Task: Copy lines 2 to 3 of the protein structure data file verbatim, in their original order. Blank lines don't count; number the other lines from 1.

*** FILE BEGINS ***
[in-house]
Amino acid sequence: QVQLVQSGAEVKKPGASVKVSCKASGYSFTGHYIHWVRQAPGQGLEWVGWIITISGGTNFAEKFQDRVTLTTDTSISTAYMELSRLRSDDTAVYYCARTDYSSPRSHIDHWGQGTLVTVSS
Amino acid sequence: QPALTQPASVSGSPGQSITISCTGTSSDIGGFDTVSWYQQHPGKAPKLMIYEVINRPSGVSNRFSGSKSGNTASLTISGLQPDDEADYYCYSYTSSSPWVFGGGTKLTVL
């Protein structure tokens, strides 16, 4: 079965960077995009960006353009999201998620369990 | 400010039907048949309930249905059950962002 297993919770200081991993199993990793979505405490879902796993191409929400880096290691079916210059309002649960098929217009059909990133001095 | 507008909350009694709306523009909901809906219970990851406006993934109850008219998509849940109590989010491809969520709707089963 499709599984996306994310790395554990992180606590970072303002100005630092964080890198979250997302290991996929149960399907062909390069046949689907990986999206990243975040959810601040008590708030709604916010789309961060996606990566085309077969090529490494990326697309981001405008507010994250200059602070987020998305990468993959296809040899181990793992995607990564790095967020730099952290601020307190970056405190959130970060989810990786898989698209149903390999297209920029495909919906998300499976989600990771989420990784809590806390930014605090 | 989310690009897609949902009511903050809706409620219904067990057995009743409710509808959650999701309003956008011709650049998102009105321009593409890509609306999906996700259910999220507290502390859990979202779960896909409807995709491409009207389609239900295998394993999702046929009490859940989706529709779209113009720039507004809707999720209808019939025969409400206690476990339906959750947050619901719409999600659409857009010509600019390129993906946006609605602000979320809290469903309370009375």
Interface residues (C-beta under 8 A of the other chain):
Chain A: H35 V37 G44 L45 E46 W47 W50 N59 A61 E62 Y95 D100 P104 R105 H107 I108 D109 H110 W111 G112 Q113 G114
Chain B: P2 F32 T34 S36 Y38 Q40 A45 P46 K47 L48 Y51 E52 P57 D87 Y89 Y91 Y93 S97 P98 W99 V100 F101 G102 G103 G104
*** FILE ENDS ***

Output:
Amino acid sequence: QVQLVQSGAEVKKPGASVKVSCKASGYSFTGHYIHWVRQAPGQGLEWVGWIITISGGTNFAEKFQDRVTLTTDTSISTAYMELSRLRSDDTAVYYCARTDYSSPRSHIDHWGQGTLVTVSS
Amino acid sequence: QPALTQPASVSGSPGQSITISCTGTSSDIGGFDTVSWYQQHPGKAPKLMIYEVINRPSGVSNRFSGSKSGNTASLTISGLQPDDEADYYCYSYTSSSPWVFGGGTKLTVL